Have you run across "repeat-subtraction" yet? It's a generational question, because repeat-subtraction is actually a way of doing division - a way no one much older than this generation of fifth or sixth graders (math teachers excepted) is likely to have experienced.
Unlike traditional long division, this approach considers the dividend (the number to be divided) as a whole and subtracts from it a large multiple of the divisor (say, 10 times the divisor). The process continues, with progressively smaller multiples, until the subtraction ends in zero, or in a remainder smaller than the divisor. The quotient (answer) is obtained by adding up the numbers used to multiply the divisor before each step of subtraction.
To parents raised on long division and its assiduously learned estimating of how many times one number goes into another, this is Greek, not math. But, in fact, it is math - or at least a math pedagogy that emphasizes different strategies for arriving at an answer. In the case of repeat subtraction, the strategy is to get students to see the relationship between subtraction and division - just as teachers have long drawn the link between addition and multiplication.
But for adults trying to help with homework, appreciating these new strategies, and leaving the old ways behind, can be a tough assignment. Some communities have engaged in virtual "math wars," especially since a list of standards published by the National Council of Teachers of Mathematics has come into wider use.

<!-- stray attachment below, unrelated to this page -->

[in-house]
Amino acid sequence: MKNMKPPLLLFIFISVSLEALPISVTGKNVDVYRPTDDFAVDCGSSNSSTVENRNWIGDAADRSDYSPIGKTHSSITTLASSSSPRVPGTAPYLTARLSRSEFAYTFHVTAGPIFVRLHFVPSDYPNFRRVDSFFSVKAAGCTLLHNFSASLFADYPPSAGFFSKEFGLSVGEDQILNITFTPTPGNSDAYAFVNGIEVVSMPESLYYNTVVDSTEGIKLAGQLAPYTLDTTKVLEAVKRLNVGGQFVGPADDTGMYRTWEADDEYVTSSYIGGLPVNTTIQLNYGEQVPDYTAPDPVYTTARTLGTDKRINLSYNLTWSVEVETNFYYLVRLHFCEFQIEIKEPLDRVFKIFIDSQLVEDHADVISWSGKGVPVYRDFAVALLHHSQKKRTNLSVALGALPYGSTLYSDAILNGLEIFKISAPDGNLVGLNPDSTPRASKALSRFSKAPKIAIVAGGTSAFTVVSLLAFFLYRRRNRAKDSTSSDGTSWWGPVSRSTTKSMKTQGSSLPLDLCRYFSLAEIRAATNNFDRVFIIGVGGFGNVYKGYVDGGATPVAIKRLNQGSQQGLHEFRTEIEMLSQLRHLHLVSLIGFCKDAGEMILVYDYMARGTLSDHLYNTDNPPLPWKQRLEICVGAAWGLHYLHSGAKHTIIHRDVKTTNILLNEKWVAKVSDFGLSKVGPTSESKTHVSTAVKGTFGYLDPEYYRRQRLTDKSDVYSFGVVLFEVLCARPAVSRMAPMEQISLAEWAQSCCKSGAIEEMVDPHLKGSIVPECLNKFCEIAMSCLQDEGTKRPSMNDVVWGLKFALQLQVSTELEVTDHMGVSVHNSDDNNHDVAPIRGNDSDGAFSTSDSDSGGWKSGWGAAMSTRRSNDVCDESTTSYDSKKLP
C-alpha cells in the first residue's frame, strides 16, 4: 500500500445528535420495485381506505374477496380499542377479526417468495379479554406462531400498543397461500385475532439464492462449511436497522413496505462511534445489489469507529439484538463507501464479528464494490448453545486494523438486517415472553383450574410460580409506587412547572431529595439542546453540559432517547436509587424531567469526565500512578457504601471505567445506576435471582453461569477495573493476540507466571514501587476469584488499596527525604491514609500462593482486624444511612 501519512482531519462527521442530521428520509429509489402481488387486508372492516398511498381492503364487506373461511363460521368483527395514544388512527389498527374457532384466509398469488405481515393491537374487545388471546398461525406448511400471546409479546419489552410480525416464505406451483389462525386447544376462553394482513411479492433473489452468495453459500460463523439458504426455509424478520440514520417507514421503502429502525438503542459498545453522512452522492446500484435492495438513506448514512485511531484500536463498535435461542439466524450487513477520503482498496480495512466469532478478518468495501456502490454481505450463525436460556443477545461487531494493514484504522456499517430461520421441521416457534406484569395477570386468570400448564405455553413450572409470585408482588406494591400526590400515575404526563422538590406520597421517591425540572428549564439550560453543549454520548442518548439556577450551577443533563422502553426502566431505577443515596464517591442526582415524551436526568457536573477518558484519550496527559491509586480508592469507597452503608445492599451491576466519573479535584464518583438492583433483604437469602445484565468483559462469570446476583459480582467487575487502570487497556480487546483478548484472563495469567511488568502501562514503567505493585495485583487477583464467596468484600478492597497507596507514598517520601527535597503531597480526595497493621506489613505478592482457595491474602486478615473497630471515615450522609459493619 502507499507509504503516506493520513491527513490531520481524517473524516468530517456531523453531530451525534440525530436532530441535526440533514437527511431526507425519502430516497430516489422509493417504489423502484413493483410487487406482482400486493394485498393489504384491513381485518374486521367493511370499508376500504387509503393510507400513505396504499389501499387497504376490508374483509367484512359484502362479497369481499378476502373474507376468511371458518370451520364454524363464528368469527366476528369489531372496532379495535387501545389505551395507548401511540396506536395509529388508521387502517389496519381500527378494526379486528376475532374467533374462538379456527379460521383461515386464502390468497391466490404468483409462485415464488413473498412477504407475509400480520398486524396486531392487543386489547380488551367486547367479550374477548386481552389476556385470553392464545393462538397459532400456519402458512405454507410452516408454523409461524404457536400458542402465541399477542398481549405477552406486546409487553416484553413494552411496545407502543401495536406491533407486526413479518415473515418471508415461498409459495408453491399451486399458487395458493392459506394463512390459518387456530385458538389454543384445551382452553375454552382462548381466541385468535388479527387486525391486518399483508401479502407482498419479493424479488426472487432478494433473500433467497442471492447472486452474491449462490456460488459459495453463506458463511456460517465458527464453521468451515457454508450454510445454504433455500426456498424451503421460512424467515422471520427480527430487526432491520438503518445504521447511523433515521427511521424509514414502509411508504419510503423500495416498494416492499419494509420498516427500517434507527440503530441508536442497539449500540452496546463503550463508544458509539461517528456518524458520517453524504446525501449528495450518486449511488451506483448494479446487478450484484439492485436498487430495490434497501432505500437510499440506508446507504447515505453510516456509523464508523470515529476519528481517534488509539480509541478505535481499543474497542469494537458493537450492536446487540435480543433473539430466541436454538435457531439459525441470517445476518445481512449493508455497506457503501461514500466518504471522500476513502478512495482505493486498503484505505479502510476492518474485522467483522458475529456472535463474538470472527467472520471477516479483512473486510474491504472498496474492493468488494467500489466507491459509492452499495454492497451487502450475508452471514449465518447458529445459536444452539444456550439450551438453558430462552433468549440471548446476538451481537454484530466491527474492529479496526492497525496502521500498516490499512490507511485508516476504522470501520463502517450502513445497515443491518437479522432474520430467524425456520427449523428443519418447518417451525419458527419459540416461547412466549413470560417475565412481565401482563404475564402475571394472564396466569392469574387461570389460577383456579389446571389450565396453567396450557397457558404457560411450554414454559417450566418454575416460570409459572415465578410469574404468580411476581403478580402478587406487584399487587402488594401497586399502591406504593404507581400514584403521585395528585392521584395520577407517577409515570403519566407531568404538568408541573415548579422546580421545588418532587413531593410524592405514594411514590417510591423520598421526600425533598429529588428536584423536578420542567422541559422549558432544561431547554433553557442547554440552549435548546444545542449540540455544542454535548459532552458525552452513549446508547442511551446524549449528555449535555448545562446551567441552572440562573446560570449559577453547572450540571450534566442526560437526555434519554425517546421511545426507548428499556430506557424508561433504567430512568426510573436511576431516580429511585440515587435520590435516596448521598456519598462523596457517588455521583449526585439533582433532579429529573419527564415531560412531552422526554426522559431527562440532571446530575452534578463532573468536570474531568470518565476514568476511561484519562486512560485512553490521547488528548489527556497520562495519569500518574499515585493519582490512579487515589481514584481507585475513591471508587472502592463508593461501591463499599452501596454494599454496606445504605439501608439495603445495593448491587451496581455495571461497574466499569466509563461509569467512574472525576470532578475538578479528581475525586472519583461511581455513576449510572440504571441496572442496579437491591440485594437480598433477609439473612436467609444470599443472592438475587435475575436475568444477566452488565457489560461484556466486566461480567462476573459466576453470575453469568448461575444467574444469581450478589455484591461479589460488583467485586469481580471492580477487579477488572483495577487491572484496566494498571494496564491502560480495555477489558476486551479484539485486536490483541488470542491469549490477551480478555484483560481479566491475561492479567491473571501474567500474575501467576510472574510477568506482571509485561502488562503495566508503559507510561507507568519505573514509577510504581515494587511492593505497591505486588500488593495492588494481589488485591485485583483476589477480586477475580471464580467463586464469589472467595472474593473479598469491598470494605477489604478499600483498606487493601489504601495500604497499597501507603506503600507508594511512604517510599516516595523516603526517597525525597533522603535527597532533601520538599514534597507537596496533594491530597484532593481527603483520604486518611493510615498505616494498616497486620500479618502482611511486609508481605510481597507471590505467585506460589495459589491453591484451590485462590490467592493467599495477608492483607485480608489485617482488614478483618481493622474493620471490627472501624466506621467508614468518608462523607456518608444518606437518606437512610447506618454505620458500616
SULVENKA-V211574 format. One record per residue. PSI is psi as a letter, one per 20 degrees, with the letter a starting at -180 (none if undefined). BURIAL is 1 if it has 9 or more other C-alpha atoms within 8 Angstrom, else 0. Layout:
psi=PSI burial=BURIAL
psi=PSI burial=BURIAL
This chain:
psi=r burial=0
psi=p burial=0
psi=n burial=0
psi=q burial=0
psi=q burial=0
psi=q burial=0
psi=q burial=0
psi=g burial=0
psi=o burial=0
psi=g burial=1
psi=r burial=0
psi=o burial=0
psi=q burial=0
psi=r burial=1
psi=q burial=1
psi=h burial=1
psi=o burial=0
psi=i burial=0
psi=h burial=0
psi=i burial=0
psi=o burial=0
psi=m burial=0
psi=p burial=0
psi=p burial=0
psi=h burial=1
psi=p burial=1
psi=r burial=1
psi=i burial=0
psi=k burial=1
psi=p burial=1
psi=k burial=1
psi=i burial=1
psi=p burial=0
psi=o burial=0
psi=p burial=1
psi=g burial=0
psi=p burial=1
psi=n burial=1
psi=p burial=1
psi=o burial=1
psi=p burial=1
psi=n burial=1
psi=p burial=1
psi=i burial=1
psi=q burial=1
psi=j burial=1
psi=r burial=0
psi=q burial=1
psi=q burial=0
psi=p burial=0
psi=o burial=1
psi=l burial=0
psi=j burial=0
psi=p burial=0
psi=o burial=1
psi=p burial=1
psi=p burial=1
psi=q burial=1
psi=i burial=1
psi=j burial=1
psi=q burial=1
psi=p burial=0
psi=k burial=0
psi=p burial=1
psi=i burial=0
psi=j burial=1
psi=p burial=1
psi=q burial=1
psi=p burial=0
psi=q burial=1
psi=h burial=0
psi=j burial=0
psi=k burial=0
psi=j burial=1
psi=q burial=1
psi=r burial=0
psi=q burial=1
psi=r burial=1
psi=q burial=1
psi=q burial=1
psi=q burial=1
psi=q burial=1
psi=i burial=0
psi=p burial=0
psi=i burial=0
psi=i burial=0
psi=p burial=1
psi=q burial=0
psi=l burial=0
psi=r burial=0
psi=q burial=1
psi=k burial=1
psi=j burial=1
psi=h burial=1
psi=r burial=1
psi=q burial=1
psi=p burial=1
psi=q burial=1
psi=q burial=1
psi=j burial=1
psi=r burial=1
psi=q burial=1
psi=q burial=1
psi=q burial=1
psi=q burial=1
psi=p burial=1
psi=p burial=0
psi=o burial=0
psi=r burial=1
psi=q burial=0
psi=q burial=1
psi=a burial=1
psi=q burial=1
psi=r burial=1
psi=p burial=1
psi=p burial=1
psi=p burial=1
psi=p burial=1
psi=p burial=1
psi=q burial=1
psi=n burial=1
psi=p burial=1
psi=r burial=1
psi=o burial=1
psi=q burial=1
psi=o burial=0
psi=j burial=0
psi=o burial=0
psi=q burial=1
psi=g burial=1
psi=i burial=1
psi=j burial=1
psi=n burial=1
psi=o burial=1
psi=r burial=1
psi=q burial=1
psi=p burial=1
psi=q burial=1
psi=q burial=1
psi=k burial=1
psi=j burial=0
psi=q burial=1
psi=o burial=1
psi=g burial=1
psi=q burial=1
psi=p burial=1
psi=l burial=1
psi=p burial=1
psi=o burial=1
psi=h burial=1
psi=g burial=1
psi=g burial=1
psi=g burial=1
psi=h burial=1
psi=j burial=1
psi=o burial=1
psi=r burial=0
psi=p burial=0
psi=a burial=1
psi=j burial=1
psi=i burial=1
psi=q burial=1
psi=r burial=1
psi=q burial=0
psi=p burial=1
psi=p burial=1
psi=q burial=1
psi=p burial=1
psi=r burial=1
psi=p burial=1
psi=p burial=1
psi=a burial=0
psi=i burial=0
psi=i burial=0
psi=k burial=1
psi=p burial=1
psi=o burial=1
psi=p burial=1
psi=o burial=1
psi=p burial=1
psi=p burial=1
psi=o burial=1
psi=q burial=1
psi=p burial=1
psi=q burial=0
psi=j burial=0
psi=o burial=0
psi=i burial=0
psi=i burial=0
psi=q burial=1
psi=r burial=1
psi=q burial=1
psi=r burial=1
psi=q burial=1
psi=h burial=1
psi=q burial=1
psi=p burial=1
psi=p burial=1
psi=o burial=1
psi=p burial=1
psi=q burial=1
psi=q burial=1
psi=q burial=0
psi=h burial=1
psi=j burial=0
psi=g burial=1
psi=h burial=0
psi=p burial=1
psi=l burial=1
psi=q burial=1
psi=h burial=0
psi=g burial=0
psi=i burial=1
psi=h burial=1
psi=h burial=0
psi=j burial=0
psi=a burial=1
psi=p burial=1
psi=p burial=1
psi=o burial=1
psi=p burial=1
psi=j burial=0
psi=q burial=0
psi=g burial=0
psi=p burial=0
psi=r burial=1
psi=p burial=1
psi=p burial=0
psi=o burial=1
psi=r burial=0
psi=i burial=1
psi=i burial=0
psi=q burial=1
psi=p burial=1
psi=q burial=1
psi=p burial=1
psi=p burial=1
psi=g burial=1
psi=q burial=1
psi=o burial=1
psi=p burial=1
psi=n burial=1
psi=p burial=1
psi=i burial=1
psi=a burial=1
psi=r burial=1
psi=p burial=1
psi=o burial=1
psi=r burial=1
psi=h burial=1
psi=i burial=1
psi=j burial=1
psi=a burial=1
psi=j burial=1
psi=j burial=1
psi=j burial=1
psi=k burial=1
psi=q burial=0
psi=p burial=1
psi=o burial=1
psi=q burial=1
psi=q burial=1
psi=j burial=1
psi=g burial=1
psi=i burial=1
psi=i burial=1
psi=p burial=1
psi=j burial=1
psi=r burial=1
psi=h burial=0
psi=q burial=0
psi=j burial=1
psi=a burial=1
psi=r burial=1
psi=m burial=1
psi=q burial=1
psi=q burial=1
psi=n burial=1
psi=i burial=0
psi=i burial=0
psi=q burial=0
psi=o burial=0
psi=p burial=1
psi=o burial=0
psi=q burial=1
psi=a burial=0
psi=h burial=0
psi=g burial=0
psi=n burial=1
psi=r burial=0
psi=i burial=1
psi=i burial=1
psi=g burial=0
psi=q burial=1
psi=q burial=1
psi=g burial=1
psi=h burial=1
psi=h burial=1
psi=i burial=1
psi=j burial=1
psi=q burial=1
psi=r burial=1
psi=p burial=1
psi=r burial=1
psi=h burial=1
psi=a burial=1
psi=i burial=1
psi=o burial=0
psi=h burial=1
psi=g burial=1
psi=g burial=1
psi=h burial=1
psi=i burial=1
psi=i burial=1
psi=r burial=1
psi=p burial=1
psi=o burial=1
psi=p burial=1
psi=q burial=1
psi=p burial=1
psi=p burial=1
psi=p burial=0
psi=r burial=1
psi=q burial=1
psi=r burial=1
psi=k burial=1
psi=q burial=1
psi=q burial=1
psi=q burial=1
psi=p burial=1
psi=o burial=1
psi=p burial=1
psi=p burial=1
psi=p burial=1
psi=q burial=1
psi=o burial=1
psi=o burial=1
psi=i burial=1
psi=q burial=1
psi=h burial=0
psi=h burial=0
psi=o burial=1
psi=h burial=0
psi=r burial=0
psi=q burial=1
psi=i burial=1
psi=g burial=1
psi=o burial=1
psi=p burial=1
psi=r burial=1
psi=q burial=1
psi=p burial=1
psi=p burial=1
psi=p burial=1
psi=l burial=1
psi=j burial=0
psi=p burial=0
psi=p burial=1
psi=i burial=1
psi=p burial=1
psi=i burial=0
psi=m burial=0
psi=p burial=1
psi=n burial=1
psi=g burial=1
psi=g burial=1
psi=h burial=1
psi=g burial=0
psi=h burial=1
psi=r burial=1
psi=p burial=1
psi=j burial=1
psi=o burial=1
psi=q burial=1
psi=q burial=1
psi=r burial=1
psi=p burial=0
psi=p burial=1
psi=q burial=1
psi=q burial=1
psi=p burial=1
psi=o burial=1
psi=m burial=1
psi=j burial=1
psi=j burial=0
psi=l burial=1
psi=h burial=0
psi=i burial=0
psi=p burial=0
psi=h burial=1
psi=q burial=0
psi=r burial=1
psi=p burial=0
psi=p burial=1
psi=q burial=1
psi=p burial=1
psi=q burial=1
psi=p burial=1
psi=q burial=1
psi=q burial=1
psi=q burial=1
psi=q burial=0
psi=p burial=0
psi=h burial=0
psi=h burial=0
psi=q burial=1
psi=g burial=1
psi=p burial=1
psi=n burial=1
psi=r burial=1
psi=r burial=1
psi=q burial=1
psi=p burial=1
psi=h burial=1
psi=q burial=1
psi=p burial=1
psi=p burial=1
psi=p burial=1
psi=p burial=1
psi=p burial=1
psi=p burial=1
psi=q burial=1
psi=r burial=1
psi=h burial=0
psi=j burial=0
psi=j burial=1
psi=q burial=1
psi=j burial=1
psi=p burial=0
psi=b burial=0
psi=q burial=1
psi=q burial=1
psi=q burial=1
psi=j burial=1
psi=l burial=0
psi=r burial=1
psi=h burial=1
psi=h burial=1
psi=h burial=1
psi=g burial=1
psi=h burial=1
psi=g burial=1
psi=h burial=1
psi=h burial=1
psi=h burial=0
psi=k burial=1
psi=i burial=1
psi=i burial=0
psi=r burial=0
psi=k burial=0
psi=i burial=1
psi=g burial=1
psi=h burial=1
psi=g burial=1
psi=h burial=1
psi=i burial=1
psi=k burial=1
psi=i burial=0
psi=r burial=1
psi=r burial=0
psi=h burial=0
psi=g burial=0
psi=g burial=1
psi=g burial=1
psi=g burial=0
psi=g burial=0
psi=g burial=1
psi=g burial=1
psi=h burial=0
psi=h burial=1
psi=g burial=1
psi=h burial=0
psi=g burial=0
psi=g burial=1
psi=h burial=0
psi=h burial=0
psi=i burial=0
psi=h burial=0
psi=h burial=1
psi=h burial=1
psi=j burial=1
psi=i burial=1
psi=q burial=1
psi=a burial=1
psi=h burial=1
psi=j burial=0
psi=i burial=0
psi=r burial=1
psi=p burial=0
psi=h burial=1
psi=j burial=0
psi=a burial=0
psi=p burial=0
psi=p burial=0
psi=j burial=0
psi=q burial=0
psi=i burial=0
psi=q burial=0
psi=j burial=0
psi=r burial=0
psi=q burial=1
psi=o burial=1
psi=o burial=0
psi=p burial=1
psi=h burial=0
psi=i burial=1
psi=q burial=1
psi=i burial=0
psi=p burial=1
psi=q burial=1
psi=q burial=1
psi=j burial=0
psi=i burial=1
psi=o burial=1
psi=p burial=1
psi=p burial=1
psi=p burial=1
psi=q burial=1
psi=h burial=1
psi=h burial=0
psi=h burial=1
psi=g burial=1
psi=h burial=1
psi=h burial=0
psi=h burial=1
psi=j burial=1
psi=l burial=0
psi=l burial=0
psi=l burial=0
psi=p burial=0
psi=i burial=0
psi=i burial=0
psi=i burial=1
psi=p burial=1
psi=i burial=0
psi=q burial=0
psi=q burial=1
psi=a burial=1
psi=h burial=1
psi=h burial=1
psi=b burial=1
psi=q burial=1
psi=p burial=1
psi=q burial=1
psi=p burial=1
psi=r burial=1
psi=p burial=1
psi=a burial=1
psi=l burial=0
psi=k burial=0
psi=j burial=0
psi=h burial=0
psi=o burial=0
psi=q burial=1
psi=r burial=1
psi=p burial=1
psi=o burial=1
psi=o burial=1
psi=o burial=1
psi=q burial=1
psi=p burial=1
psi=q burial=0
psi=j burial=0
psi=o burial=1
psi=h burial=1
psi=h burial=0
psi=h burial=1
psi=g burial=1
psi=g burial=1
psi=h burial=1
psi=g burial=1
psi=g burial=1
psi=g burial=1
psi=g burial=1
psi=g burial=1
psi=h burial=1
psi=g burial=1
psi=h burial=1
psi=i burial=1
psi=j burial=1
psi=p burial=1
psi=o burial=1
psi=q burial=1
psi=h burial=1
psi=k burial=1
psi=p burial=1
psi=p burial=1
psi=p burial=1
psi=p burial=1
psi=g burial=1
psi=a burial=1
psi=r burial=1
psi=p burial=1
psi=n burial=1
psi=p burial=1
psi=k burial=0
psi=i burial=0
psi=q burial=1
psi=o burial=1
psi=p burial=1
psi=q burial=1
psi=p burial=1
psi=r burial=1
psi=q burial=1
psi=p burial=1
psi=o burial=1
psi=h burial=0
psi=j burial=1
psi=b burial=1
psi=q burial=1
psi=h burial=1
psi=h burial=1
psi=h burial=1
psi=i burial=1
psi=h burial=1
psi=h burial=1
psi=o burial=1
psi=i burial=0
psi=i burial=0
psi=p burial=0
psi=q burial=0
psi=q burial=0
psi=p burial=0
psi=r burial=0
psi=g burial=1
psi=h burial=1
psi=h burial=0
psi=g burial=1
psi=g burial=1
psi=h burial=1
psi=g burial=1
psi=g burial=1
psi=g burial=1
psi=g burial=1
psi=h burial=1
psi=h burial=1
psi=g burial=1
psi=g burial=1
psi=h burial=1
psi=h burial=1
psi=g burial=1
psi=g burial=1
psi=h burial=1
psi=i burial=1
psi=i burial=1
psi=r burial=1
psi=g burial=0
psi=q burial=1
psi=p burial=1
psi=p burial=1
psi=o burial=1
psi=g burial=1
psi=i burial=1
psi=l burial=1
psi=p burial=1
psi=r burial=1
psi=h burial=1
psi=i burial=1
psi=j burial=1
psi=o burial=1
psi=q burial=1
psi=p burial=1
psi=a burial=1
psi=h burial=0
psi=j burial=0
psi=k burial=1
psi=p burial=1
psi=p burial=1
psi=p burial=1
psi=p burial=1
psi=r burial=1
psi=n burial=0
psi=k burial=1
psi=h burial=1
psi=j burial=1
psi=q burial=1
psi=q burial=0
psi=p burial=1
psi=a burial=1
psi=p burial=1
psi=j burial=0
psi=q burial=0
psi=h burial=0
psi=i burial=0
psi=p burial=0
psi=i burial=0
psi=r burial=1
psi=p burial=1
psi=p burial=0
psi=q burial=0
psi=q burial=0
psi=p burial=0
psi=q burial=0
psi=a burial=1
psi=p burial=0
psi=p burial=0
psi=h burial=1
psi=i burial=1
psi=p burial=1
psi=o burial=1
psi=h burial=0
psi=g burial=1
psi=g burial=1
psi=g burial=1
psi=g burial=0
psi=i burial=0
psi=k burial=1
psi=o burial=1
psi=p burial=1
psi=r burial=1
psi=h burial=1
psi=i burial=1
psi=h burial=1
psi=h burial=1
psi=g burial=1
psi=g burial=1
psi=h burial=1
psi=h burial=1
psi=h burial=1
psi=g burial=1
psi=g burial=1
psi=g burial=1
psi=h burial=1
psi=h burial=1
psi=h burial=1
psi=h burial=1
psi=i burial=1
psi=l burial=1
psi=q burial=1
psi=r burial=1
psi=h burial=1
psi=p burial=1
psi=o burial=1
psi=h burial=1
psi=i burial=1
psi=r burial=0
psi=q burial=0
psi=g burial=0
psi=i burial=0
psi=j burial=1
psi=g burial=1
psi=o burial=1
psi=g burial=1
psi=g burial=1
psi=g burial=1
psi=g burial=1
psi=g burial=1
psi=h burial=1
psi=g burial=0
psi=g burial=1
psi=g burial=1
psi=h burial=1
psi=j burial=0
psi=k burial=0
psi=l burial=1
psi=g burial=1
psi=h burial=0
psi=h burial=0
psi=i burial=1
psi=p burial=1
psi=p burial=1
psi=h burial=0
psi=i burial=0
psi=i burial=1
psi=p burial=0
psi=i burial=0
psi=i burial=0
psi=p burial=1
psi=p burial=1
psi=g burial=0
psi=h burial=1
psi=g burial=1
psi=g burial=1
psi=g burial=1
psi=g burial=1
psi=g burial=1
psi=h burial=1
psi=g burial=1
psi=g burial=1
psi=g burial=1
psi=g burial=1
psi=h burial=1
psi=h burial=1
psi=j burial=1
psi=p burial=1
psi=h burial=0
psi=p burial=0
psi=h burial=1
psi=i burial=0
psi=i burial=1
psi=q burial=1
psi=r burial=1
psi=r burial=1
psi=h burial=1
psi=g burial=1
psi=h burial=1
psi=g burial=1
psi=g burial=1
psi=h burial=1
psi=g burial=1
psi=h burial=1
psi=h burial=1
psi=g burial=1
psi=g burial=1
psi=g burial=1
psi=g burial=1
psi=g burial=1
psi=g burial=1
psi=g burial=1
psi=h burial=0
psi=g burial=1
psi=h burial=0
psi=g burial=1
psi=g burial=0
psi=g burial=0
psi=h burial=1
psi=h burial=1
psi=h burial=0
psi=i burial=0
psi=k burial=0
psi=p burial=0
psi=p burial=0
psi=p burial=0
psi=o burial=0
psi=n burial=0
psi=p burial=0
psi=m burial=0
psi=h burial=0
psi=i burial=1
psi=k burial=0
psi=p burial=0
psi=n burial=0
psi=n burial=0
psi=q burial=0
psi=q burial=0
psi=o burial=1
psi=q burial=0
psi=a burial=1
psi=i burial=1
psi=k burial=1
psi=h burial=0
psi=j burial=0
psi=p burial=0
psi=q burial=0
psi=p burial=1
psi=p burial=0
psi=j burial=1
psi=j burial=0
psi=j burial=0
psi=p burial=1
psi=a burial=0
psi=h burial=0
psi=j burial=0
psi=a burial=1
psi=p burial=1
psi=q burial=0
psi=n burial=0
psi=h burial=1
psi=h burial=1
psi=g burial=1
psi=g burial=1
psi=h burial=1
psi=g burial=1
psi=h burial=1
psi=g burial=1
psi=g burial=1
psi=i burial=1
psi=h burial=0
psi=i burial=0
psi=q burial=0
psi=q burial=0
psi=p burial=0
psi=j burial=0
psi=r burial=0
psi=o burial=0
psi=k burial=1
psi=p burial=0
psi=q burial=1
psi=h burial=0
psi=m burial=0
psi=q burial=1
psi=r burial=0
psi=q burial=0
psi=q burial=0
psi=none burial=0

The standards recommend, for example, that students work in teams to solve problems, make use of calculators and computers, and learn how to explain their answers. (The paragraph above, explaining repeat subtraction, indicates how hard that can be.)
Underlying the council's standards, and other updated approaches to math, is a conviction that past methods based on repeated memorization of facts and processes don't meet today's demand for people who can reason mathematically. We're willing to go some distance down that road, but we also suspect that reasoning in mathematical terms is a little like learning to reason in a foreign language. The structural building blocks, the mathematical facts and processes, have to be firmly in hand. (And, in fact, the council strongly endorses knowing the basics, like the multiplication table.) Ultimately, some people - because of inclination and career orientation - will attain much greater fluency than others. Yet all need a grounding.
Reasonable parents, and educators, appreciate this. After all, many of us can attribute what math know-how we have to that patient fifth-grade teacher, that demanding high-school instructor, or perhaps that game mom or dad who got us past computational logjams and communicated the exhilaration of getting the numbers right.
Today's kids may be learning different ways of using numbers to solve problems. But the crucial word, certainly, is learning. There are usually multiple approaches to solving a problem, and if today's young numbers-smiths grasp more of these than previous fifth graders, that can't hurt. But let's keep a close eye on how they do when it's time to step up to algebra, geometry, calculus - or simply giving correct change on the job. That's the final exam.